by Mel Lambert • portraits by Wm. Stetz
The Netflix four-part miniseries When They See Us, which dropped May 31, was originally called Central Park 5. That working title identifies the overarching plot trajectory: The notorious case of five teenagers of color who were wrongly convicted of raping a white female jogger in New York, and which resulted in the use of the term “wilding” to describe out-of-control gang activity. The revised title better reflects the fate of the young people unjustly ensnared in the criminal justice system by embracing their humanity and not their politicized role.
The sound editorial and dubbing crew for the show were based at Technicolor Sound Services on the Paramount Studios lot and consisted of supervising sound editor John Benson, sound designer/sound effects editor Bruce Tanis, CAS, and ADR/dialogue supervisor Susan Dudeck, who worked closely with dialogue/music re-recording mixer Joe DeAngelis, CAS, and sound effects re-recording mixer Chris Carpenter. The mixers used the facility’s Stage 9 to develop a Dolby Native Atmos 7.4.1-channel soundtrack, as well as a wide, 5.1-channel mix for the majority viewing audience.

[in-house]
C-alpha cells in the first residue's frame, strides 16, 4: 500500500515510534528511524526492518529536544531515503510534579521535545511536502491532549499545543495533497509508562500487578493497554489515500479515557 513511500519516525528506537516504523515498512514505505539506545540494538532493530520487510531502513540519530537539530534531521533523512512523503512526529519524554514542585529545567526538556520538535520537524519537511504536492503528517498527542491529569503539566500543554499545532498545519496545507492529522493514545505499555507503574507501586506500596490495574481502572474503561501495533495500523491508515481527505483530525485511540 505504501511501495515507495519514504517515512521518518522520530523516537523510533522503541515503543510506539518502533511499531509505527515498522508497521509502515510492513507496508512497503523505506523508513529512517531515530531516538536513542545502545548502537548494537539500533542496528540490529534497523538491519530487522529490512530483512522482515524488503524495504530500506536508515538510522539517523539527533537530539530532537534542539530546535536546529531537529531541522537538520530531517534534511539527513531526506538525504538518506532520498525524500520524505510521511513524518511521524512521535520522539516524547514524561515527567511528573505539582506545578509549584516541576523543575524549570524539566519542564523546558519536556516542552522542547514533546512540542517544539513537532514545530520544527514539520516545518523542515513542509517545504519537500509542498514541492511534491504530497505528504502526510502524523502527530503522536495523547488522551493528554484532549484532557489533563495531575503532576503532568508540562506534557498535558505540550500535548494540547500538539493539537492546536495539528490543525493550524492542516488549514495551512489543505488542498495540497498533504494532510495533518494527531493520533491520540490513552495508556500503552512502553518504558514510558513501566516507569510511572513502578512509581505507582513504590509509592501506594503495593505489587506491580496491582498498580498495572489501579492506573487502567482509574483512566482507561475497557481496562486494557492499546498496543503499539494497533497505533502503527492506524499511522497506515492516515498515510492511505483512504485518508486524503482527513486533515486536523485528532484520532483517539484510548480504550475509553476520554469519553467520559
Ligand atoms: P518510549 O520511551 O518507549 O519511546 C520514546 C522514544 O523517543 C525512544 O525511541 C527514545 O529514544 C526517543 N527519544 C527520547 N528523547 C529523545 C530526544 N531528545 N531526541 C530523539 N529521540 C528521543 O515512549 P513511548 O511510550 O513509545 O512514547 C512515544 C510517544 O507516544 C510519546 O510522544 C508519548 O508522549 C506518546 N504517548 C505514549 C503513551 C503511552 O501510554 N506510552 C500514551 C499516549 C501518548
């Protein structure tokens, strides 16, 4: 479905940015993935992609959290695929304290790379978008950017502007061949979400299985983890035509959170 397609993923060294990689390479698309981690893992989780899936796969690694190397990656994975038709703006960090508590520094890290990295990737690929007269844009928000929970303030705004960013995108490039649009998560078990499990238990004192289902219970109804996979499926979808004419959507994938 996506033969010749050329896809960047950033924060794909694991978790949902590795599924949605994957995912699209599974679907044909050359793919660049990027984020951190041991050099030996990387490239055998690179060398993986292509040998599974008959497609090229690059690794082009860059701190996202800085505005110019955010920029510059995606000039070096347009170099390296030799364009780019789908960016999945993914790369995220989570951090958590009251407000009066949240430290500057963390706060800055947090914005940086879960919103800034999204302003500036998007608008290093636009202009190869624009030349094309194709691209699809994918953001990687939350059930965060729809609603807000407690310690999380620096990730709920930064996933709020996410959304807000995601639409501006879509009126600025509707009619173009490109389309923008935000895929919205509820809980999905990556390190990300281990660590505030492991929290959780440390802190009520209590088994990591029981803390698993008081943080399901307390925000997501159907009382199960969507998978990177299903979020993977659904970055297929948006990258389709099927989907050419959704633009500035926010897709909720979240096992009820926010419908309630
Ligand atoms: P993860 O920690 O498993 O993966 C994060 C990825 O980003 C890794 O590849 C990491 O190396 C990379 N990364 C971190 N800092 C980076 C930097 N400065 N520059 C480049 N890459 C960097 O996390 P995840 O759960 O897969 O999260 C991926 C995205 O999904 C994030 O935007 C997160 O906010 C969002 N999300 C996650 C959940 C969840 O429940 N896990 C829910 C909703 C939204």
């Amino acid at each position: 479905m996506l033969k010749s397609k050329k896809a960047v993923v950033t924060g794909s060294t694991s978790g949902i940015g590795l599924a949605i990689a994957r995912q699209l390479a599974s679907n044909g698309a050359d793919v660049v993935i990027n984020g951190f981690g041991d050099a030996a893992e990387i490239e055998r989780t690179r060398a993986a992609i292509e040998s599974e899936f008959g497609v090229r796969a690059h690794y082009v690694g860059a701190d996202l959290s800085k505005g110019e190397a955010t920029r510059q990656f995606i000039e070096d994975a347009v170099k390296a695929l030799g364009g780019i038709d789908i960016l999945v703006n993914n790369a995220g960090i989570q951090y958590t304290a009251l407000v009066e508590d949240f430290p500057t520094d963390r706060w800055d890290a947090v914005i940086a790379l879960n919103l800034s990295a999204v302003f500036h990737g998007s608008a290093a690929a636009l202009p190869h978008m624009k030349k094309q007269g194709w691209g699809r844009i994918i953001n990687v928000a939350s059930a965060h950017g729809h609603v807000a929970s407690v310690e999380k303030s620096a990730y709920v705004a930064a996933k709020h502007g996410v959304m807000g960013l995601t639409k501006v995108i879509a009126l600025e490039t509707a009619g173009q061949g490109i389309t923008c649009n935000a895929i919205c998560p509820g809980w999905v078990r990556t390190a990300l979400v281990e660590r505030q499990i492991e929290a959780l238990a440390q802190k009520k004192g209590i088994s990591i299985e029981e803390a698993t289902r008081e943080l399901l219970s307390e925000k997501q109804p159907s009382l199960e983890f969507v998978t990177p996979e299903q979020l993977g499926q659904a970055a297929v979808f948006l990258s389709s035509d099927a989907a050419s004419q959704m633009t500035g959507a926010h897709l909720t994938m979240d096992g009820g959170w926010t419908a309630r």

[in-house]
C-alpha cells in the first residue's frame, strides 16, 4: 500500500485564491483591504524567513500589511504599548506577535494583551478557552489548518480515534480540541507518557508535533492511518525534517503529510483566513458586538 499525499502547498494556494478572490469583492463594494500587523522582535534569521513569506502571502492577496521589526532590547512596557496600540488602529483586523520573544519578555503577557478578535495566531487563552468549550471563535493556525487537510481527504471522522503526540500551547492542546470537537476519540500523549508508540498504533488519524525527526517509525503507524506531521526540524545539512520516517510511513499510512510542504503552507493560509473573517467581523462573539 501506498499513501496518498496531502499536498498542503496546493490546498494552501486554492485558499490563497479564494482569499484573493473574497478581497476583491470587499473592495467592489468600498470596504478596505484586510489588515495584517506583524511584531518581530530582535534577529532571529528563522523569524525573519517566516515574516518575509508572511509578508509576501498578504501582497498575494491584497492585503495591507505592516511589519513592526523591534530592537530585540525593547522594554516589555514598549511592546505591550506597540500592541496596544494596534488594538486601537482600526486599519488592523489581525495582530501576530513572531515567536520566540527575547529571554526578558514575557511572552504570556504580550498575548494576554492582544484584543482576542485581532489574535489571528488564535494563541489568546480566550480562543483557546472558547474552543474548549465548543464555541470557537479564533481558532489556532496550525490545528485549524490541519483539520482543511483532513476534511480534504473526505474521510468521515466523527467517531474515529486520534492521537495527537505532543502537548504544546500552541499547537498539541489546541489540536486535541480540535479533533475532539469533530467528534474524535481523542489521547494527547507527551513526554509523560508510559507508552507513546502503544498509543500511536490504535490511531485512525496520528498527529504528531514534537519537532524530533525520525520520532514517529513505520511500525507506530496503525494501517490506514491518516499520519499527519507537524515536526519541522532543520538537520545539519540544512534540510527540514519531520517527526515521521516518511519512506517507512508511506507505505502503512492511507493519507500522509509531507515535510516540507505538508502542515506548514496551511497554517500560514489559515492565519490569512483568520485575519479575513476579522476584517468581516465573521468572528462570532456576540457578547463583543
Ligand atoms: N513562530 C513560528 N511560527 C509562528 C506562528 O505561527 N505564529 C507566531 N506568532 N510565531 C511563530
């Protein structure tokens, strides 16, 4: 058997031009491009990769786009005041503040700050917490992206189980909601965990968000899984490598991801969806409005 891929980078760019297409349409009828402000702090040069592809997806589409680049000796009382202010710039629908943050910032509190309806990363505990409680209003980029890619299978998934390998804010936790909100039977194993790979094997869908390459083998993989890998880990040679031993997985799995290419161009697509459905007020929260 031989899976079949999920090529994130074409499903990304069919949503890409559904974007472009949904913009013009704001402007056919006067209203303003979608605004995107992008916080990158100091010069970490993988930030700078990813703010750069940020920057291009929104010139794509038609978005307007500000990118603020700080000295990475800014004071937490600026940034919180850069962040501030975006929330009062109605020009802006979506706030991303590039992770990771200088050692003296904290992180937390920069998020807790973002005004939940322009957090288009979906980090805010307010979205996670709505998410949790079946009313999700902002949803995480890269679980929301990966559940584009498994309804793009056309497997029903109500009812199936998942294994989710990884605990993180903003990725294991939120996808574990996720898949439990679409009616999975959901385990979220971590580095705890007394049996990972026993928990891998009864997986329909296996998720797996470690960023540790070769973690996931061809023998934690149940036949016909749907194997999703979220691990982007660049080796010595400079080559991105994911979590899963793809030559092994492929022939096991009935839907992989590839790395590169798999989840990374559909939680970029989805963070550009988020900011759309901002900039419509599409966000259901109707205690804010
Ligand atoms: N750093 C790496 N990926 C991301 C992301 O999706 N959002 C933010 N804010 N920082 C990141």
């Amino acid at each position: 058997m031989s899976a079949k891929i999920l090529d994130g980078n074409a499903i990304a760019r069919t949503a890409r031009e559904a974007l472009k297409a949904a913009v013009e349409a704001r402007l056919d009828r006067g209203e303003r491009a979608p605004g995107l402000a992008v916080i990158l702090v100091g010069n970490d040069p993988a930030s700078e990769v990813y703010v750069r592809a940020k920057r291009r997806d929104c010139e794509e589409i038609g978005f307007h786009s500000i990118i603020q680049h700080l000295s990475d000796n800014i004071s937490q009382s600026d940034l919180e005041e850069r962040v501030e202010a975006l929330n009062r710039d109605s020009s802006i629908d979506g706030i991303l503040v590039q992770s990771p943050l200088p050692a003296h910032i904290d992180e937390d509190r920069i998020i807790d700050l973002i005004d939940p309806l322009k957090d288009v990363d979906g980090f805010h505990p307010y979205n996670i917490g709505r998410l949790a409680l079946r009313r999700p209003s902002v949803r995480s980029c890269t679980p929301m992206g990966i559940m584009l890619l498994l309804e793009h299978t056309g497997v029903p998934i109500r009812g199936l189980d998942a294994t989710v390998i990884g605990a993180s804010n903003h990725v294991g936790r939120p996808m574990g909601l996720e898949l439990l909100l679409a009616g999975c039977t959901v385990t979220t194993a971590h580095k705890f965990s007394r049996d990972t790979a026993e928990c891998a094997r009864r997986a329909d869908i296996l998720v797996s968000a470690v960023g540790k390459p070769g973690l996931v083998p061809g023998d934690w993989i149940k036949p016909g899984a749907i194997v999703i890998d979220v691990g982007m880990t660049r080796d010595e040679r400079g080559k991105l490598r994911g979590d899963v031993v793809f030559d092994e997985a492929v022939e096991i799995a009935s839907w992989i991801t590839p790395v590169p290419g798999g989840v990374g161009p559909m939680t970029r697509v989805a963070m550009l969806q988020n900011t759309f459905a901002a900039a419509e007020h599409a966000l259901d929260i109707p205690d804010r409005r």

Also on the post sound team were Foley artists Dawn Lunsford and Alicia Stevenson and Foley mixer David Jobe. DeAngelis, Carpenter and Benson recently completed work on The Umbrella Academy series for Netflix, which debuted in February.
“Our director Ava DuVernay — herself a person of color — wanted a specific, urban feel for the soundtrack,” Benson says. “She asked us to create the sound of New York in the dialogue, Foley and effects tracks — to really put the audience into those closed environments and follow the action as the film moves from the boys’ homes in Harlem, to Central Park, to the police station, to the courtroom, to juvenile detention, then to the Rikers Island and Attica prisons. ‘Realism’ was our watchword when making soundtrack decisions.”
Contrasting Period Sounds
The team’s primary focus was to establish and contrast the 1989 sound of Harlem projects with uptown Manhattan, and the more affluent neighborhood of rape victim Patricia Meili. “We wanted to contrast the neighborhoods and cultures within New York City, and the authority of the police stations and courtrooms,” Benson explains. “The audience needs to understand how it felt to come from these poor backgrounds, and the cultural differences between that and the courtroom environments.”
Benson asked Tanis to oversee sound design to enhance the fear and anxiety that the accused teens were experiencing, and to integrate that with the music score to develop a feeling of oppression and isolation, “specifically during the prison mess hall scenes and flashbacks.” Adds Tanis, “Obviously, the basic intention was to cut full backgrounds and hard effects, but also that spotted sounds would form a large element of the edit, especially street-based call-outs and people talking and shouting back and forth to each other between tall buildings.”